Post Cards


The history of picture Postcards in Bhutan can be traced to the late 1960s. The first two issues of picture postcards of Bhutan initially printed by Posts & Telegraphs belong to postal stationary as they bear a postal stamp imprinted on them.

IMG_2246In 1966, a postcard was issued which showed:

  • an etched drawing of Rinpung Dzong (Paro Dzong) on the left back side
  • the preprinted postage stamp of 6 Chhetrum shows a drawing of Simtokha Dzong
  • was dark green color
  • on the left, the front side is free for writing of a message.

In 1967, Posts & Telegraphs released a set of 10 postcards with features as follows:


  • these picture postal cards were the first true picture post cards issued in Bhutan
  • the front side was completely used for the drawing
  • the left side of the divided back open for a message and the right side with the imprinted stamp and address lines, as we are used to in a typical modern standard picture card lay-out.
  • are in principle an overprint on the single ‘buff-colored’ postal card issued in the same year which carries the same imprint of a purple, crossed Dorjis 10 Chhetrum
  • This was the last postcard with preprinted postage till 2008 when the “Color-Your-Own-Stamp” set of postcards with a 20 Ngultrum imprinted stamp was published

In 1968, Bhutan Post issued a set of first ever multi-color 9 picture cards as follows:


  • had a modern standard format (100 x 150mm).
  • printed on art board paper by the Reliable Calendar Company of Calcutta
  • the pictures show dzongs, lhakhangs, a folk dance, a yak, a mother etc.



1967The first Maxi cards were produced by Bhutan Posts and Telegraphs in 1968 (Paintings of Van Gogh and Millet). The next sets of maxi cards issued afterwards starting with 1984 (Golden Langur) have been produced by WWF with limited direct input by P&T or Bhutan Post.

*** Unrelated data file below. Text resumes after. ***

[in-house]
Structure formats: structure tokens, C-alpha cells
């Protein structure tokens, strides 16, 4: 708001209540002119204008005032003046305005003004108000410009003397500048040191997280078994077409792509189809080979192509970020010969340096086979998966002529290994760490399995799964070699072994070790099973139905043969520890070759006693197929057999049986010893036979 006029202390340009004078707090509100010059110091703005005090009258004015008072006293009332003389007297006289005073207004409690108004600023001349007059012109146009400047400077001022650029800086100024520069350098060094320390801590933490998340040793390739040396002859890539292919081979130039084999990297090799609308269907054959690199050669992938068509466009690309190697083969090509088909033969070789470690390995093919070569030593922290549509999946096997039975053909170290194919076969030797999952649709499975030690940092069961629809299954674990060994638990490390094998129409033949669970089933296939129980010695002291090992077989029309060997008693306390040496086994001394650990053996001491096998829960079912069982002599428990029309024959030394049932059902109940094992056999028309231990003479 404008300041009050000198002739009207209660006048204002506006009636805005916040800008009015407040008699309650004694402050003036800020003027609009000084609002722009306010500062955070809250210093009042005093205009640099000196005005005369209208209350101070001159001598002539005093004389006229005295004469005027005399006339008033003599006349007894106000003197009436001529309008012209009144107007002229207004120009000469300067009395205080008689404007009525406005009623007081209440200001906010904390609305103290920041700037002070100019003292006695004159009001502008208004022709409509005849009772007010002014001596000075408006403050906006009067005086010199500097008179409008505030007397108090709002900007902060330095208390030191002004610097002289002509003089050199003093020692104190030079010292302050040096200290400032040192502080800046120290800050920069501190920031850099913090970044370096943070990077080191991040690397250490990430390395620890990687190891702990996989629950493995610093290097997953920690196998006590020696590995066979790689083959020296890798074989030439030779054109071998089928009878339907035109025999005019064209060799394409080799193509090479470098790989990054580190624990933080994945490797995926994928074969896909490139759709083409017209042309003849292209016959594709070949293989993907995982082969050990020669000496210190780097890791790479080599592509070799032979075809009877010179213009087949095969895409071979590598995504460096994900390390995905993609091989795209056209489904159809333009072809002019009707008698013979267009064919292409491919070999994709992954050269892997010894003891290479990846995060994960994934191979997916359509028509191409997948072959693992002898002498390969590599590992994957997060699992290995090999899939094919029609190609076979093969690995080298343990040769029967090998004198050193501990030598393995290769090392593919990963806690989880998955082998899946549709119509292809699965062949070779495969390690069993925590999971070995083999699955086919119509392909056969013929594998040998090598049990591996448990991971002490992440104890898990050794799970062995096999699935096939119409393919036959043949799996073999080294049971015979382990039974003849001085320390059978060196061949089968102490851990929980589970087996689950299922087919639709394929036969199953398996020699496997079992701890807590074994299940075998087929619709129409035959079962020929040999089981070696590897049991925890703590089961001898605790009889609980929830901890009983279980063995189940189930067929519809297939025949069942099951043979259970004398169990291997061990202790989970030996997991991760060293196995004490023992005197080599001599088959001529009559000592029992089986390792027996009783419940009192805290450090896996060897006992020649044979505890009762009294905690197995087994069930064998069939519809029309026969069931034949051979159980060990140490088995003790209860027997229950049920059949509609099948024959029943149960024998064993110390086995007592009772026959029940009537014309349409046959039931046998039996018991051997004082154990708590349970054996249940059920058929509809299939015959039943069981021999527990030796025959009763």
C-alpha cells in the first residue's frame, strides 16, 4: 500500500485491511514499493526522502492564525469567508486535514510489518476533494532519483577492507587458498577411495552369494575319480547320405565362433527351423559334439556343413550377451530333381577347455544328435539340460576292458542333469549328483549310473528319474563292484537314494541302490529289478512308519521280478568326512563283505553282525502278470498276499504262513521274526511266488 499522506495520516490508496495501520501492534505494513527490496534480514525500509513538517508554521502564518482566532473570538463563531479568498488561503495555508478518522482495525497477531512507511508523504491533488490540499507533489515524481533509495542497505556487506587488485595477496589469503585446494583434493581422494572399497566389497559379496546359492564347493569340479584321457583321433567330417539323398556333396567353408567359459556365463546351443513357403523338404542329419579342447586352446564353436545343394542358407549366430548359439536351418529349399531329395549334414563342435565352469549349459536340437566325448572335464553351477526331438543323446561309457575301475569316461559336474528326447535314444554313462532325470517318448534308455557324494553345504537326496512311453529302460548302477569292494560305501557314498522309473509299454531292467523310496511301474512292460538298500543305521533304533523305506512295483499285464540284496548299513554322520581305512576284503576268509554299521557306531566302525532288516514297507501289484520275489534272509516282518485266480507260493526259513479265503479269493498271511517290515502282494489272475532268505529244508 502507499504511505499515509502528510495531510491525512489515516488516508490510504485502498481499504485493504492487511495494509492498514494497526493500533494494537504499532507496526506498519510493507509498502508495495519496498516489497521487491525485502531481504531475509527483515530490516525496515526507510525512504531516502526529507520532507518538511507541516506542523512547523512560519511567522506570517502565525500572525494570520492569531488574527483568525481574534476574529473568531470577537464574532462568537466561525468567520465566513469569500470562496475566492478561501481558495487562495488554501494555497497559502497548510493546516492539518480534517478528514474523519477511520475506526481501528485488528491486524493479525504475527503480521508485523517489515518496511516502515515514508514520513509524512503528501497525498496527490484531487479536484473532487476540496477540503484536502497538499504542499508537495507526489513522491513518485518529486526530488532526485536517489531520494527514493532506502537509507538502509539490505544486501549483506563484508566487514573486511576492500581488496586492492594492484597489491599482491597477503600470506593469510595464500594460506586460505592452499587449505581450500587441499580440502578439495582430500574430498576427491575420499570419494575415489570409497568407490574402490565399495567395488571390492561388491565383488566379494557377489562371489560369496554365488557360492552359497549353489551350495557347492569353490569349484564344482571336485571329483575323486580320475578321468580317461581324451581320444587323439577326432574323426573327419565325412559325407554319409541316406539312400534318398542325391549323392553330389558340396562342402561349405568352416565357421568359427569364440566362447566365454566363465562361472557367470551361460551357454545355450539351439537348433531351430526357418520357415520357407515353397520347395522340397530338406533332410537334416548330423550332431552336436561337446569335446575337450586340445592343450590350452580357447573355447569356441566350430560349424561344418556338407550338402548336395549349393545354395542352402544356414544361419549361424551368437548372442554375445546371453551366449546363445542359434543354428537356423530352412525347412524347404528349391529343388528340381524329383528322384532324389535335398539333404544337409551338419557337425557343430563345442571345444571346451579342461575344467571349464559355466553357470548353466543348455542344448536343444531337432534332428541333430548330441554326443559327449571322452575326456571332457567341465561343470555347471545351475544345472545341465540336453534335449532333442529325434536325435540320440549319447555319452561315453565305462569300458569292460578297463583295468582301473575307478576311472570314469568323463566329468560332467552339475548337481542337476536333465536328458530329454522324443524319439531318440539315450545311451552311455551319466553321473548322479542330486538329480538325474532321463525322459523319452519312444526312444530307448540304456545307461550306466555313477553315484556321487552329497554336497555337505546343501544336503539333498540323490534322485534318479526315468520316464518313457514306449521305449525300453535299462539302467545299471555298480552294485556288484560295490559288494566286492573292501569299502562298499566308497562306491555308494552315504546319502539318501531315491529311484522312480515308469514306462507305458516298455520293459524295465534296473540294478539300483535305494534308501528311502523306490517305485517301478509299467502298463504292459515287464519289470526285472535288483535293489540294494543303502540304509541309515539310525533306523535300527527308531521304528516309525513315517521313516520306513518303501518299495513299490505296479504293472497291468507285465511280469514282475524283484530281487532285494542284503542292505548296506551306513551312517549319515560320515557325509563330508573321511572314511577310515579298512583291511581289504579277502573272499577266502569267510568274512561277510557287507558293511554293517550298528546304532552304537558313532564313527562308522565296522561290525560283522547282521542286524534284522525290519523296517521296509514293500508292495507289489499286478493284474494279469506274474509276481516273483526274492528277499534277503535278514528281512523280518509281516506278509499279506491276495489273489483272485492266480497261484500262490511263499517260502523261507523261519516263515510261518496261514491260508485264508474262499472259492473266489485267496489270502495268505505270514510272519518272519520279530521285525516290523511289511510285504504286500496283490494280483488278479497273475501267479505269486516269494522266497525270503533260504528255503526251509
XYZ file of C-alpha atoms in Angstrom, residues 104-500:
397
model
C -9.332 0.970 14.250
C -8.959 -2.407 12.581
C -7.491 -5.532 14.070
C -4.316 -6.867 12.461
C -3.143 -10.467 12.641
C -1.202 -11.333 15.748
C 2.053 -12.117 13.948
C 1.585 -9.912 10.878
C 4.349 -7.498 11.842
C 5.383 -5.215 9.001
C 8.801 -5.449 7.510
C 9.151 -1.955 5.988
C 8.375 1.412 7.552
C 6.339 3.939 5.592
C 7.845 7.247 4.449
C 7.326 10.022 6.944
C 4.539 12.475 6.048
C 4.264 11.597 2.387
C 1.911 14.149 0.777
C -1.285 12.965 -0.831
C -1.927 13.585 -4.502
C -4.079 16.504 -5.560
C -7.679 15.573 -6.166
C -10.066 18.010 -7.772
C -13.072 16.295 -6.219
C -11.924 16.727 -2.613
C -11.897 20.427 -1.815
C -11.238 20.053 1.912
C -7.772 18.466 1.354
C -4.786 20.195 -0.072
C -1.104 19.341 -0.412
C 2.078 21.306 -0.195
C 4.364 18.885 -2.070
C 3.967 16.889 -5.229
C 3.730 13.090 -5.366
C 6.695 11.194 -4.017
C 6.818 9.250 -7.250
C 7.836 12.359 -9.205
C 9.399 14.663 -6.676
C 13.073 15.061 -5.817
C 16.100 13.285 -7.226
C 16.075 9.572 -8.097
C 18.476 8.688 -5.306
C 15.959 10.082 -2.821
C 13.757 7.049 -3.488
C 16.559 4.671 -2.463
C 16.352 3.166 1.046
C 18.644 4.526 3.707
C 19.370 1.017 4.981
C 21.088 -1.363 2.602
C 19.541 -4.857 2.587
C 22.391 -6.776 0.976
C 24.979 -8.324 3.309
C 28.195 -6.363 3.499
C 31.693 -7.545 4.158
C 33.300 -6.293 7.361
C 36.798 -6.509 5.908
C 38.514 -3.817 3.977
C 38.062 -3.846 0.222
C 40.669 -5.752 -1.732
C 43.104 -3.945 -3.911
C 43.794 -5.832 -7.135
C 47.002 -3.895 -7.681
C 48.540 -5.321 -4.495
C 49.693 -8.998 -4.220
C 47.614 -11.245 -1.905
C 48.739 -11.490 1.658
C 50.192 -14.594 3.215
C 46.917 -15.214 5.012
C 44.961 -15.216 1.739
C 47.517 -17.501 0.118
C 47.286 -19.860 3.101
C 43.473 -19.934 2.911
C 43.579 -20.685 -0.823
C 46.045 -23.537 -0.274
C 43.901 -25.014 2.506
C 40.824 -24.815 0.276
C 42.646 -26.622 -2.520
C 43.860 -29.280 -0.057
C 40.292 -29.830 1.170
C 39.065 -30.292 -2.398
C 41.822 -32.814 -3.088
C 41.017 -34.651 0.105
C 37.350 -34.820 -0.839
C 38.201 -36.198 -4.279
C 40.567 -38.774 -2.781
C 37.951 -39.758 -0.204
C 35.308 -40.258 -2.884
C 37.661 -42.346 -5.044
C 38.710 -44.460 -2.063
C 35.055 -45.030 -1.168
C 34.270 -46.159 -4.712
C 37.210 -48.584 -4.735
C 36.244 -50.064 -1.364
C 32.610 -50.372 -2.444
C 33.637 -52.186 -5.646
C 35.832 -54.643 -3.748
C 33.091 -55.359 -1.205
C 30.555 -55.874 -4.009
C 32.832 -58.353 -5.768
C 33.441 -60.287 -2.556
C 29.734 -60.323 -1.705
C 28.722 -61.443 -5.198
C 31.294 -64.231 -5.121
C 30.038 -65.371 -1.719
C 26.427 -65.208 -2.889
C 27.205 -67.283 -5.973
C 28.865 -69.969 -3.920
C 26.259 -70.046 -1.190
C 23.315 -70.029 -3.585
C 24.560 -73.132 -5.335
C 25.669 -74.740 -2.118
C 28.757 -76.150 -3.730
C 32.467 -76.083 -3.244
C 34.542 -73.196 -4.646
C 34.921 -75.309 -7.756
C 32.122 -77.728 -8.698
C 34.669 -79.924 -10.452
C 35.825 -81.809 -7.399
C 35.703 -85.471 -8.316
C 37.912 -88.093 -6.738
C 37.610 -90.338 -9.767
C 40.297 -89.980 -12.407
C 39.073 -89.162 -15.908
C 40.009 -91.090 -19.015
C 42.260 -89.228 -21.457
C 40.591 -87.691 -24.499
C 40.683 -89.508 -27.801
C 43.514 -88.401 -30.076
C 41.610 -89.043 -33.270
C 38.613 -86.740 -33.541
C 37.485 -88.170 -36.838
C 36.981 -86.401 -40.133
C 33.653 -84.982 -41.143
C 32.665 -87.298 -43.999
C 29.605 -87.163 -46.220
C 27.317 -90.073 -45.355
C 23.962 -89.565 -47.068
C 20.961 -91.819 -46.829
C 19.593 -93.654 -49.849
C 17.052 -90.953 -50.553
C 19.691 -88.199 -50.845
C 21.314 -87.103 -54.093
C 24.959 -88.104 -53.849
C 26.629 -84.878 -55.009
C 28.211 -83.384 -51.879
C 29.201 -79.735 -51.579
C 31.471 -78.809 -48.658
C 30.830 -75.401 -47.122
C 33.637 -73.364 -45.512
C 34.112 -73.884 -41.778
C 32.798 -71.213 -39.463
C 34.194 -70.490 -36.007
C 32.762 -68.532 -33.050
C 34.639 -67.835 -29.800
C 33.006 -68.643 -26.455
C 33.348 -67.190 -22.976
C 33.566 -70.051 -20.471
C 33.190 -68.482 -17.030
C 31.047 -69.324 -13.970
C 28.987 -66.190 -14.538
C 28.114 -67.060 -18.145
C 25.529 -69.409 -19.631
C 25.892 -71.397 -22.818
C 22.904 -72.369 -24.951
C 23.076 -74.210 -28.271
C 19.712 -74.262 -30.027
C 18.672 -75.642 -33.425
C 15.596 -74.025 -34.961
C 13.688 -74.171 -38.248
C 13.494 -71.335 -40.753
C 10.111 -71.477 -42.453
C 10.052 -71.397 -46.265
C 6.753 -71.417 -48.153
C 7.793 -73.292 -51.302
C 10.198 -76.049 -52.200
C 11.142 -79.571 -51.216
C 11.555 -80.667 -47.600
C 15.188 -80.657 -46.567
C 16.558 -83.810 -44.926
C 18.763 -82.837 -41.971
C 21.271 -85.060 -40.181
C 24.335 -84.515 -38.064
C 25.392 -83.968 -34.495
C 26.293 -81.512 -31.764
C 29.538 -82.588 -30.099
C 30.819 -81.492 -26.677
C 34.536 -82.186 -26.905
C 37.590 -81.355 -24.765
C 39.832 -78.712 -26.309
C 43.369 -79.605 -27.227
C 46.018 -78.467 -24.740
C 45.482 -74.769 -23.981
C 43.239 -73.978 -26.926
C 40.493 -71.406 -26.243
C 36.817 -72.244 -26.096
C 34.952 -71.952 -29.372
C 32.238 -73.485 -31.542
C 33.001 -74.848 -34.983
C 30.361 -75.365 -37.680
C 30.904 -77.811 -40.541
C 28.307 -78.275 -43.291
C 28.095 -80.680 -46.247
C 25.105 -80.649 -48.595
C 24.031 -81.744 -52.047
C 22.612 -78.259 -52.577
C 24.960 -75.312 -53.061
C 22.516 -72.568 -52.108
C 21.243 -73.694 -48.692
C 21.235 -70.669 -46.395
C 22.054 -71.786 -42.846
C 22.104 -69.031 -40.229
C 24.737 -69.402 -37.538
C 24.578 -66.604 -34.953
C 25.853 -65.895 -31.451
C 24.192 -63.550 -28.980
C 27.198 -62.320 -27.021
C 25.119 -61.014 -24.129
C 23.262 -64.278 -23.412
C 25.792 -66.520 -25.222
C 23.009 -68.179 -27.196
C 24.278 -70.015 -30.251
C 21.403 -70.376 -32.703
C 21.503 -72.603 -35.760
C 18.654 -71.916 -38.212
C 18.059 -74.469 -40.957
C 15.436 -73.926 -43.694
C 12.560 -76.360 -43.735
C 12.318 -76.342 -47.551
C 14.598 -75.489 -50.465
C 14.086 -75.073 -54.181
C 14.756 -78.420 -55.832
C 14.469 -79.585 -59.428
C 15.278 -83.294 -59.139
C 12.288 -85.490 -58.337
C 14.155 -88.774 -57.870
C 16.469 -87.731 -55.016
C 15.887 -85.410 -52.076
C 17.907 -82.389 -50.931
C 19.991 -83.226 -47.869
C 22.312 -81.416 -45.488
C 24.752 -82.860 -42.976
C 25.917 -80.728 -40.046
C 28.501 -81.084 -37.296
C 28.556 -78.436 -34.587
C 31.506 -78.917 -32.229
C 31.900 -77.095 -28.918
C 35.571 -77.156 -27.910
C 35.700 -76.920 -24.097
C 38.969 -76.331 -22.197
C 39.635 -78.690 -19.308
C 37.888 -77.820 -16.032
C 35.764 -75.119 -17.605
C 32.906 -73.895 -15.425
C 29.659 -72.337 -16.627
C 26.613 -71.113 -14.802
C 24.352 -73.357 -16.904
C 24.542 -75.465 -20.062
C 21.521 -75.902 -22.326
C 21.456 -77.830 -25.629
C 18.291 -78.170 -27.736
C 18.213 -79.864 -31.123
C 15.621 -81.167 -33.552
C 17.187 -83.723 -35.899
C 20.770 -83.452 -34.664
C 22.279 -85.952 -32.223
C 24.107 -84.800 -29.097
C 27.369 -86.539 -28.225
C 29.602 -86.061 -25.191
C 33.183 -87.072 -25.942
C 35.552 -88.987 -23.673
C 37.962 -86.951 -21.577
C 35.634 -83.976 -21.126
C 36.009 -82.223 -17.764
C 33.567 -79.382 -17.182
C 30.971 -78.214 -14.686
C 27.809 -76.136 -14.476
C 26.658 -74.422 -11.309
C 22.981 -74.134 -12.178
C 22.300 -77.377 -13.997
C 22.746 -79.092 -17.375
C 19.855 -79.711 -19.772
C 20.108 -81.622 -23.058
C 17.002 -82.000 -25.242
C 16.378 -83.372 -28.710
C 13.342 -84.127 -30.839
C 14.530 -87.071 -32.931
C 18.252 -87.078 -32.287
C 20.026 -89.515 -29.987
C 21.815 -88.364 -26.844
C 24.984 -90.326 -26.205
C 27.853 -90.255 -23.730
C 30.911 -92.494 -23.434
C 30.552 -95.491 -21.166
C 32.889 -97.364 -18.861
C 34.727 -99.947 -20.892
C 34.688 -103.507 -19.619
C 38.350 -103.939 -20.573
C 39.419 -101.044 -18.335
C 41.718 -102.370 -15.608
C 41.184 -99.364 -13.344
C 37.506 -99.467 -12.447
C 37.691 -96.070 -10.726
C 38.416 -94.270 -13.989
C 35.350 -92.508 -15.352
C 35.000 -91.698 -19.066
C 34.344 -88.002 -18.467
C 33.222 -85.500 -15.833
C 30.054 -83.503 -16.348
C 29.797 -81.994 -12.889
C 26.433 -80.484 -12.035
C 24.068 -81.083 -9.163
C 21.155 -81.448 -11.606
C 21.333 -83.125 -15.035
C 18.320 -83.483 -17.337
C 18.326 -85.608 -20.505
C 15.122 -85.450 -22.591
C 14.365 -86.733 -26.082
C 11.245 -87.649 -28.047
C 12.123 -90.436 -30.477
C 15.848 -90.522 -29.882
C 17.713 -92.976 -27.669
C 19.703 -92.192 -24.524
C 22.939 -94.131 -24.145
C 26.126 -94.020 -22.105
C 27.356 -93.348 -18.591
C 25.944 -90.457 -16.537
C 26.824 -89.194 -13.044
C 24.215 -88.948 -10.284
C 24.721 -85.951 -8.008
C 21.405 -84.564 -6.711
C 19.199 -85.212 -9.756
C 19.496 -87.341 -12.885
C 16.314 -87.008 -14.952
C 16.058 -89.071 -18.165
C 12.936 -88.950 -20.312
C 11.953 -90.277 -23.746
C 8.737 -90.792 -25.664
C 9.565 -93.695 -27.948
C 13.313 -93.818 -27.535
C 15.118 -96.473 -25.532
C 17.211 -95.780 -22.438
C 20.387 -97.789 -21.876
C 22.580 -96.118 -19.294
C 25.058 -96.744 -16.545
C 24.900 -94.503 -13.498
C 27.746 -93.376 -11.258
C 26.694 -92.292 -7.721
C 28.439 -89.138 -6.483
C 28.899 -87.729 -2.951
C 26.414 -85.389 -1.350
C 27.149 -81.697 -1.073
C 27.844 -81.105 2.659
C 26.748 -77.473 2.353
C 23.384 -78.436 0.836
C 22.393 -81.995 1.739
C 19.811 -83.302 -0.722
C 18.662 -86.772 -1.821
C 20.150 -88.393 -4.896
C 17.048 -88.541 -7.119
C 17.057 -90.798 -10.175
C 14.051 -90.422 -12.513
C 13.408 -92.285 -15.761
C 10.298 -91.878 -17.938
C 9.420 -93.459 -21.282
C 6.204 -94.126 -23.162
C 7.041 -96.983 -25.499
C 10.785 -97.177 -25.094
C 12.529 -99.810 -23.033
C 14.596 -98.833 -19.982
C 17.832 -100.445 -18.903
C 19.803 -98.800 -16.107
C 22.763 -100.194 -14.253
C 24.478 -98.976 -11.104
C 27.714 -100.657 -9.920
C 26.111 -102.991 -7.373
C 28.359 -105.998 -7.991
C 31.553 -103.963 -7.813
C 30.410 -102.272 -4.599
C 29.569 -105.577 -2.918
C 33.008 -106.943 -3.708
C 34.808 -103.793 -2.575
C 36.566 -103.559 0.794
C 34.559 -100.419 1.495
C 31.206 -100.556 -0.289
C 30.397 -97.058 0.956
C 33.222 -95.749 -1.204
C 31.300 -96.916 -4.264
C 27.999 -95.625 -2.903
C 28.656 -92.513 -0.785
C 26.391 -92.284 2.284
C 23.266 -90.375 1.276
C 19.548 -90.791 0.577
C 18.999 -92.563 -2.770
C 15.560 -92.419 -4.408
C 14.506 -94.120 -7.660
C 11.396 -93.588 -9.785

Between 1972 and 1976, four such kind of sets of postcards are issued as follows:


    • postcards are packed in a thin, carton cover with the words “Dances of Bhutan” or “Views of Bhutan”.
  • the cover has at the front side a transparent window providing a partial view of the first postcard.
  • the size of these postcards went back to the smaller, old standard postcard format (90 x 140 mm), while also the glossy chrome print was rather old-fashioned.




In 1974, on the occasion of the coronation of the Fourth Druk Gyalpo, another set was issued, printed this time by Format International Security Printers Ltd. The brown colored cover carries the text “Views of Bhutan” and contained 6 postcards.



Druck schoolDruck schoolIn 1976, two other covers, one orange and one blue colored also with the text “Views of Bhutan”, were issued with 8 postcards each, which were printed by the House of Questa. The pictures in these four sets as follows:

  • “Dances/Views of Bhutan” and show the usual dzongs and lhakhangs, valleys, mountains, dances, ceremonies, a monk, a mother and child.
  • Long titles on the “Dances of Bhutan” cards, for instance “Procession of the jury of the Court of Chheogyi Gyalpo leaded by Rasha, with Lamas blowing (jail) and burning incense standing in the foreground heralding their welcome.”,